Other contraception methods
Today there are several birth control methods to choose from for both women and men, still the birth control pill is one of the most popular option that is also one of the most reliable methods available. Another similarly effective solution is offered by the intrauterine device, and the diaphragms/cup pessaries applied in combination with spermicides. Of the physical contraceptives condoms should also be mentioned. The withdrawal method and the calendar method have proven to be the least reliable methods. However, we should be aware that 100% protection is only offered by sterilisation. If anything goes wrong with the application of any of the methods, then unwanted pregnancy, or - even worse - abortion can be avoided by the morning after pill.
The use of birth control pills is undoubtedly one of the most convenient and perhaps the cheapest method of contraception. Pills with extremely high hormone content producing several unpleasant side effects that were available at the beginning are now replaced by pills that have less side effects and lower oestrogen content but are just as effective at the same time. The reliability of individual methods of contraception can be characterised by the formula of Raymond Pearl, which indicates how many fertile women using the given method have become pregnant within a year, with the calculation projected to 100 women. The primary advantage offered by the pill is that in the case of perfect administration as specified the Pearl index of this method is very low (less than 1%). However in practice typically 8 oral contraceptive users out of 100 get pregnant in one year. How is this possible?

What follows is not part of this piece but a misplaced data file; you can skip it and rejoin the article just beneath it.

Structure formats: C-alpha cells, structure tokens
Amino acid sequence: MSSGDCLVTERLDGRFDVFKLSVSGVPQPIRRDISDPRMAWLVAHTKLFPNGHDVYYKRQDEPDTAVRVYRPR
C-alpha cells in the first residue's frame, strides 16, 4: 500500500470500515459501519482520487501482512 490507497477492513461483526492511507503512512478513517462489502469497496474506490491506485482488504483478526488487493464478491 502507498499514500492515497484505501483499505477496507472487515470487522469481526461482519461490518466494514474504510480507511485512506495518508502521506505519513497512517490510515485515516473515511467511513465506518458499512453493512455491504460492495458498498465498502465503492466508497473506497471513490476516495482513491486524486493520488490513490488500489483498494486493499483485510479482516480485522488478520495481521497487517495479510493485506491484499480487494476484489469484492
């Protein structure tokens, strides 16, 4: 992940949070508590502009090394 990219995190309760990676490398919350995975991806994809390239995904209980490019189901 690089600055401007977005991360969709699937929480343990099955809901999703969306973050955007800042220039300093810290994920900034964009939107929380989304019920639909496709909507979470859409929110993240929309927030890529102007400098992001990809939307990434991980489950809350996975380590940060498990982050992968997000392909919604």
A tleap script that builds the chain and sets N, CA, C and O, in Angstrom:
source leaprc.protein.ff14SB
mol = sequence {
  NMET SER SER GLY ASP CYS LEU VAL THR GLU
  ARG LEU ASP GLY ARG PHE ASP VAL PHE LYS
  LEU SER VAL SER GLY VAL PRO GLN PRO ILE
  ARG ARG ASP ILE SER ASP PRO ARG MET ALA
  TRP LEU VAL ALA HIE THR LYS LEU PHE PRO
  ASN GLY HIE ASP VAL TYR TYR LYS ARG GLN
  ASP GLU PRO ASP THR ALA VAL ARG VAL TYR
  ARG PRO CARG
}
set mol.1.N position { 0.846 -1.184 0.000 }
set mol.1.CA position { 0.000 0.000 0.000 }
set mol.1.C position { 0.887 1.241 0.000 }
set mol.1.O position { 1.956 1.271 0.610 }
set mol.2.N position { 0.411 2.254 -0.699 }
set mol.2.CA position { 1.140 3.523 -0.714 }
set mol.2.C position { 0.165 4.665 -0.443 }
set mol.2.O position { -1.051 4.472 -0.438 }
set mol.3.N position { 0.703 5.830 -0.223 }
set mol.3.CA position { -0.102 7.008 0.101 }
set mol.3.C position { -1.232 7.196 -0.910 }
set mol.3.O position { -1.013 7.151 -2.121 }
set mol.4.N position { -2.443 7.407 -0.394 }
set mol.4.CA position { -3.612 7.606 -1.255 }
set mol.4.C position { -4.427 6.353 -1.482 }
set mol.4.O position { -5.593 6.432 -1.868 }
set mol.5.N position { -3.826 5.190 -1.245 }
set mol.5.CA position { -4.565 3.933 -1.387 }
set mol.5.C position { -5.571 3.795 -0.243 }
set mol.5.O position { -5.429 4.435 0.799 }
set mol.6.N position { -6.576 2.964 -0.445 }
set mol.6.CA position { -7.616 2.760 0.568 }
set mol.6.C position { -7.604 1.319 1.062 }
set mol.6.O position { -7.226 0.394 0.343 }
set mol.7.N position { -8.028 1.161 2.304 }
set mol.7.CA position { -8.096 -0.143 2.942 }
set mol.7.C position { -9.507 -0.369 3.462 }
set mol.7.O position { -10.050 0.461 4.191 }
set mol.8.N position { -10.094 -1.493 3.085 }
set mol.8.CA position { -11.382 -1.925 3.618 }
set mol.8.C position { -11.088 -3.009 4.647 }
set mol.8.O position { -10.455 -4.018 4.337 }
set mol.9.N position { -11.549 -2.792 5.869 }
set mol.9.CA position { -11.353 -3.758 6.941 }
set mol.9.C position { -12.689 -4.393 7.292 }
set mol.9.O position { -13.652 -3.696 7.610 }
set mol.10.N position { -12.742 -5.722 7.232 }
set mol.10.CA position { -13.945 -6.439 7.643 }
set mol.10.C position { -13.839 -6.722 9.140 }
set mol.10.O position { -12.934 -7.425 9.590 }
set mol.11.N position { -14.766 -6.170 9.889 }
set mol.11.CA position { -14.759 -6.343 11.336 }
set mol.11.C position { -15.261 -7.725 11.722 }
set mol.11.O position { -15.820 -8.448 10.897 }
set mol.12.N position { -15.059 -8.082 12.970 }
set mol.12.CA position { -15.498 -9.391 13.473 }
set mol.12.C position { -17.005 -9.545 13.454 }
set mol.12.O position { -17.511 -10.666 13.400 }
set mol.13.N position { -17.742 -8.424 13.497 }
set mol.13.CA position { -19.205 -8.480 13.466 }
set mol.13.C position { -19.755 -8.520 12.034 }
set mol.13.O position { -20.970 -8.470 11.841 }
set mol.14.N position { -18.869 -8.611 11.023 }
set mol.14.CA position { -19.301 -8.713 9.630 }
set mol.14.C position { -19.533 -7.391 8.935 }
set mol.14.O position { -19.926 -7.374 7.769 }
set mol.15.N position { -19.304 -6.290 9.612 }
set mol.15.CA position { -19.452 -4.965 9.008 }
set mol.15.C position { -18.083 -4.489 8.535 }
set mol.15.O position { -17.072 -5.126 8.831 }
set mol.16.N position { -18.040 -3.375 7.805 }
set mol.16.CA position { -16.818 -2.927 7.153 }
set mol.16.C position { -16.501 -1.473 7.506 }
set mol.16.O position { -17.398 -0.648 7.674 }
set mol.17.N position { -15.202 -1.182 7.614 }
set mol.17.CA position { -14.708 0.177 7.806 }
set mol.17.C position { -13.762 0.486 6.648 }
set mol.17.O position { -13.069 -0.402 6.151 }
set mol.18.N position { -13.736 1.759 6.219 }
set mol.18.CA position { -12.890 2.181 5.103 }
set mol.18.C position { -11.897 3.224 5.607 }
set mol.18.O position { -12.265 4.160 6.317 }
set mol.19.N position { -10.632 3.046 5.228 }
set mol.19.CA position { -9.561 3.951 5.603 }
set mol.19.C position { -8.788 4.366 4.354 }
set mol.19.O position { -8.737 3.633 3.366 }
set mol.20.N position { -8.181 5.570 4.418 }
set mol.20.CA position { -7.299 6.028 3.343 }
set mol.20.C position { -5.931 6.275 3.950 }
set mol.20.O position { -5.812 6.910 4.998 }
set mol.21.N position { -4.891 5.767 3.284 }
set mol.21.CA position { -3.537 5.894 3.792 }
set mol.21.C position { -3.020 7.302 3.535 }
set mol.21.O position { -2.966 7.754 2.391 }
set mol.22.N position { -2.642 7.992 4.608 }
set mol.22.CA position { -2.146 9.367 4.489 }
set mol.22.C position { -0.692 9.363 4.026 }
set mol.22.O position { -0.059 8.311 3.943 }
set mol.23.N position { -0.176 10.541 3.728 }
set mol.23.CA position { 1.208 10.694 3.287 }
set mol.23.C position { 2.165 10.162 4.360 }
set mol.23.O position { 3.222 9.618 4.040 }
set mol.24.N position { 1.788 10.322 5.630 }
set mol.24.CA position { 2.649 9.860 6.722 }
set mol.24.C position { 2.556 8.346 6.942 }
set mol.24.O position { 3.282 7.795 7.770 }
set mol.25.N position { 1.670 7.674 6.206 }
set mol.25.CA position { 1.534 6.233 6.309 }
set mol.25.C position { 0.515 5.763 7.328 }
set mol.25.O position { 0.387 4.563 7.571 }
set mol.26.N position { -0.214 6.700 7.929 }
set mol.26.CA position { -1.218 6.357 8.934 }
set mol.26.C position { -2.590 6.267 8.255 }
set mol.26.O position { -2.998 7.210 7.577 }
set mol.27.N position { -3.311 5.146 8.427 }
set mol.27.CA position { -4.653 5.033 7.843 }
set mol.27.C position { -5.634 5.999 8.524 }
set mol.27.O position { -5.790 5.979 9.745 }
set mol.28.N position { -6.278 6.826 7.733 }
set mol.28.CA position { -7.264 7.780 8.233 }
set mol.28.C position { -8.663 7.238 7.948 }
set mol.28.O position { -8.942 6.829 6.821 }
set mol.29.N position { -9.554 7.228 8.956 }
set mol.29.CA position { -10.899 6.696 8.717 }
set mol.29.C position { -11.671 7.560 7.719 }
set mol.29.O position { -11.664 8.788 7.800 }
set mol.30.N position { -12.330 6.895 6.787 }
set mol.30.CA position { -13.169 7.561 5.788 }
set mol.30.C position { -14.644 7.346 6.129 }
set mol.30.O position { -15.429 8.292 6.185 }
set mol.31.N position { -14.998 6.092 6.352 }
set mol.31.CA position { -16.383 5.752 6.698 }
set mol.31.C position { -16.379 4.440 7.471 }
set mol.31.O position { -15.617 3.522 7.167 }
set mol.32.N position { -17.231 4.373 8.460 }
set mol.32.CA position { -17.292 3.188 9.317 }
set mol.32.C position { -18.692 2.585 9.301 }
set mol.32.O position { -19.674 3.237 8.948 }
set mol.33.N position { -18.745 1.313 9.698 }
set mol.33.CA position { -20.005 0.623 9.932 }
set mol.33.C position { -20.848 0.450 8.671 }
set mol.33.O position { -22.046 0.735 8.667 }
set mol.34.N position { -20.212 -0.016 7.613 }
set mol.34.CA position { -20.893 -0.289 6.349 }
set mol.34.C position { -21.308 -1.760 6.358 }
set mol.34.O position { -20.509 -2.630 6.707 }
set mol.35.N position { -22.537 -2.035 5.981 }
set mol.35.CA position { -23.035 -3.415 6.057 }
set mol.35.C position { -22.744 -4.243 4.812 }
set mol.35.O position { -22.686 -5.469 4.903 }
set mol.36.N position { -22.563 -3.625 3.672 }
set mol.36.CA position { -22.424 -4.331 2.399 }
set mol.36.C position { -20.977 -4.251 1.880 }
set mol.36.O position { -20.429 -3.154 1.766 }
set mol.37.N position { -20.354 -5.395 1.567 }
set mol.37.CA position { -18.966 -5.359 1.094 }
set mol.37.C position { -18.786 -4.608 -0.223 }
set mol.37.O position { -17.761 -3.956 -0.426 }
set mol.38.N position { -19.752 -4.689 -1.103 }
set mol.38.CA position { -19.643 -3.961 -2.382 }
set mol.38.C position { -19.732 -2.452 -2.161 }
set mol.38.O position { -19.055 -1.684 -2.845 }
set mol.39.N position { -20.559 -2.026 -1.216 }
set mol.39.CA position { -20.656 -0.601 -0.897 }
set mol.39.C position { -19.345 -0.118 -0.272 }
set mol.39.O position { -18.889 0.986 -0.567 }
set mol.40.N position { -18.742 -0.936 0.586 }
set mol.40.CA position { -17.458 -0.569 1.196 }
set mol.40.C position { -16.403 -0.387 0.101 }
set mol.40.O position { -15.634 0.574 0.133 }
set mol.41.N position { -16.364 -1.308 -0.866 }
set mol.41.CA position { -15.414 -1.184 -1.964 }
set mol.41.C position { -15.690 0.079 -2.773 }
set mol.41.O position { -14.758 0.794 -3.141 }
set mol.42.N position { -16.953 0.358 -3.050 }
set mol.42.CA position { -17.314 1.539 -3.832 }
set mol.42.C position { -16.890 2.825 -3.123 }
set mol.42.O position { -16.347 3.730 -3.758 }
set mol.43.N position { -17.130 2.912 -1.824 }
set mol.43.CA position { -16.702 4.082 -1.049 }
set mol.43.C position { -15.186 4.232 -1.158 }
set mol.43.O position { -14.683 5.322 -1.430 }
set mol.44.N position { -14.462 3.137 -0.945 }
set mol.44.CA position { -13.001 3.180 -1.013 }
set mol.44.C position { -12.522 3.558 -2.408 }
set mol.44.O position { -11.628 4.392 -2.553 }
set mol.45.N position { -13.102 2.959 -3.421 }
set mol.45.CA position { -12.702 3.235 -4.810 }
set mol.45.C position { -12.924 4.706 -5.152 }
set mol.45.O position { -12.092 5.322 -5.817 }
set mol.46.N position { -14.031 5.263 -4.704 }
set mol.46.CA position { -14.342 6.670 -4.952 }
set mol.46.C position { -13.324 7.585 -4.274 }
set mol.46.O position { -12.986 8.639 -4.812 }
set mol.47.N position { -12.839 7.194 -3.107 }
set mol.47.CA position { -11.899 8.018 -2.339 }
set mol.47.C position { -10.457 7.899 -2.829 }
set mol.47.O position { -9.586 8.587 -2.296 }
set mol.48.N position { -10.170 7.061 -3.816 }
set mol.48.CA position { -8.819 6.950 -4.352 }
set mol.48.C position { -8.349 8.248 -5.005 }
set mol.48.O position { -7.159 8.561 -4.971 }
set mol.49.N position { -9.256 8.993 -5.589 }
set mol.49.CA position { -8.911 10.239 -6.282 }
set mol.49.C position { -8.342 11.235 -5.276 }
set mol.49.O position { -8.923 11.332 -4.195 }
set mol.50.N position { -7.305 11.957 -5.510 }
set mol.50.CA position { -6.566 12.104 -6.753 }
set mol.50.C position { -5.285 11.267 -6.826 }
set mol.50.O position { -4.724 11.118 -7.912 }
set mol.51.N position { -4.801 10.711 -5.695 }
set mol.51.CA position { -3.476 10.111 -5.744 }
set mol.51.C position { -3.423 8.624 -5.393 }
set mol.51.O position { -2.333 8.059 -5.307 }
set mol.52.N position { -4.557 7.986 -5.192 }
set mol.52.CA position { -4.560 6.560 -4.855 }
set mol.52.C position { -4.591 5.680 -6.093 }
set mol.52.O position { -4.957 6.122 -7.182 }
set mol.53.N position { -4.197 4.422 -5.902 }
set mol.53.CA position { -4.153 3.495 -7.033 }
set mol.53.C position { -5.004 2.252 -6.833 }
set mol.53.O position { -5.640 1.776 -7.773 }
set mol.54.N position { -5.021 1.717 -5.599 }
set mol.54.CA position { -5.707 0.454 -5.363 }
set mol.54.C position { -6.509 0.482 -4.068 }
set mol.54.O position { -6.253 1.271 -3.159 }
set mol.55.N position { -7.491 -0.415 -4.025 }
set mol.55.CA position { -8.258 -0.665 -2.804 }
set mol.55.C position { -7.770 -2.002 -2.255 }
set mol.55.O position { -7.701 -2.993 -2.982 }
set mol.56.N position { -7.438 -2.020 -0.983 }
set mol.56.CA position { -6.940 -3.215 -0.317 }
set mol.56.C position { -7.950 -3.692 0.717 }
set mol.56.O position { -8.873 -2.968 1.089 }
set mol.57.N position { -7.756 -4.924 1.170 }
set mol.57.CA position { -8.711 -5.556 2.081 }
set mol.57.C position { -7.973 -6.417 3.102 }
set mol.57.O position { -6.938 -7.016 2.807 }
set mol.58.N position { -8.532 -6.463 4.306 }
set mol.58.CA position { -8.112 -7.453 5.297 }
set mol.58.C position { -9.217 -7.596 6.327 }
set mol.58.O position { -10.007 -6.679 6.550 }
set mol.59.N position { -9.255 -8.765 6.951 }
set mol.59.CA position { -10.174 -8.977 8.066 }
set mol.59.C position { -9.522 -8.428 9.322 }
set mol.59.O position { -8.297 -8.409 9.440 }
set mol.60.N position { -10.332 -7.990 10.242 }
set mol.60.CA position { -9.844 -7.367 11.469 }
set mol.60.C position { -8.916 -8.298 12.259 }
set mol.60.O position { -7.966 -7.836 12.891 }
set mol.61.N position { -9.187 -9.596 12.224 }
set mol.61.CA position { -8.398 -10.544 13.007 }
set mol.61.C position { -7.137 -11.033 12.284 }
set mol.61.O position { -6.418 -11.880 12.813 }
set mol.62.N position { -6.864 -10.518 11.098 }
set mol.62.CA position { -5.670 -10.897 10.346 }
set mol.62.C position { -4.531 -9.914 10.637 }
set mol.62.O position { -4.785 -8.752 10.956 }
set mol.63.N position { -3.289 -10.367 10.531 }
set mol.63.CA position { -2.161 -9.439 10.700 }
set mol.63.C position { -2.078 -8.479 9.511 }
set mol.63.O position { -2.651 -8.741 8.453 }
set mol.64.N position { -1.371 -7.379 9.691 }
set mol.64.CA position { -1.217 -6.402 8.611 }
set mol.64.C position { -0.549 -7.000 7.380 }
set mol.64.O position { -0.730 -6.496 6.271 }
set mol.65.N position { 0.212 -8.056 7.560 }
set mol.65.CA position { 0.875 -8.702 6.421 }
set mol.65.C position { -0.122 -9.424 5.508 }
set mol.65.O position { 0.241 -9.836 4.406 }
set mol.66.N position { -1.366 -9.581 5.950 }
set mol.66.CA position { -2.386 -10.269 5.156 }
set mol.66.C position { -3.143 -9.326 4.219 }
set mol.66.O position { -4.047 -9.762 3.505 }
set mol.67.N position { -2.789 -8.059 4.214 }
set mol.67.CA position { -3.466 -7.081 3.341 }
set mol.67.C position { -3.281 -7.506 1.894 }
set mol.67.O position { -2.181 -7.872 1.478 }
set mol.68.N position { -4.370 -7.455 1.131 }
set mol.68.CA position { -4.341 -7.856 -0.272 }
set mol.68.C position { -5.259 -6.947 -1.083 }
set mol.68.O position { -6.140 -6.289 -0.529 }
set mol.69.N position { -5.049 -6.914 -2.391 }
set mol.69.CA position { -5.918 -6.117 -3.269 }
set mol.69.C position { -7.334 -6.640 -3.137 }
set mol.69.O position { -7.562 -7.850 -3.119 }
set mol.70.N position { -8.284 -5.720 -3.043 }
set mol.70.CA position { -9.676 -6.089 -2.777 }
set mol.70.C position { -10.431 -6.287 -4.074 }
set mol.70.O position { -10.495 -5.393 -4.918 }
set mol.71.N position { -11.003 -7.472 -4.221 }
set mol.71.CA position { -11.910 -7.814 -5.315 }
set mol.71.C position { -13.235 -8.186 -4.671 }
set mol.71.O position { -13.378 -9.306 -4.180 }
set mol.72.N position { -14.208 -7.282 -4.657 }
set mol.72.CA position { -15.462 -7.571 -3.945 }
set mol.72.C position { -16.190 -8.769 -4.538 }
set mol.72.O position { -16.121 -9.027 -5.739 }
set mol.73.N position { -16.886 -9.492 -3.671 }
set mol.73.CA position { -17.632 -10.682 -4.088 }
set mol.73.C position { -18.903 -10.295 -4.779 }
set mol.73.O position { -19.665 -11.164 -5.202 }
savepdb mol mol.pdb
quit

The major risk is represented by use contrary to the specifications, for example if we forget to take one or more than one pills in the last week of the cycle. By that the risk of becoming pregnant increases to a considerable extent. The patient information sheet included in the medicinal product’s package provides a detailed description of the method of administration, the side effects, and also about what to do when we forgot to take one or more pills. Another problem may be if in the course of regular administration we suffer from vomiting or diarrhea. In such cases the absorption of the pill is not guaranteed, so essentially there is no protection provided for that particular period. If sexual intercourse takes place during that time period, then emergency contraception may help in such situations.
The intrauterine device is a method considered to be one of the most reliable ones after the birth control pill, which is also indicated by the Pearl index between 0,8. However, when using the intrauterine device on a continuous basis, there may still be occasional accidents: the most frequent cause is when ladies “taking a break” from using the IUD (a couple of months’ rest is recommended every 5-10 years) forget that the device providing protection is not in place. In such events unwanted abortion can be prevented by the morning after pill. Diaphragms/cup pessaries used in combination with spermicides may also be effective. These are also physical methods of contraception. In these cases the Pearl index ranges between 16-6, depending on standard use. Female and male condoms are also popular means of contraception, which also have to be used with due care. It can be established with no doubt that if physical contraceptives have been displaced, got torn or damaged, then it is worth preventing unwanted pregnancy by the use of the morning after pill in any case.
In the case of the use of the least reliable methods of withdrawal and of the calendar method one must consider that their Pearl index is 27 and 25, respectively, i.e. every one in four women using these methods will become pregnant. In such cases the morning after pill may be necessary, and then it is recommended to apply a more reliable method of birth control.
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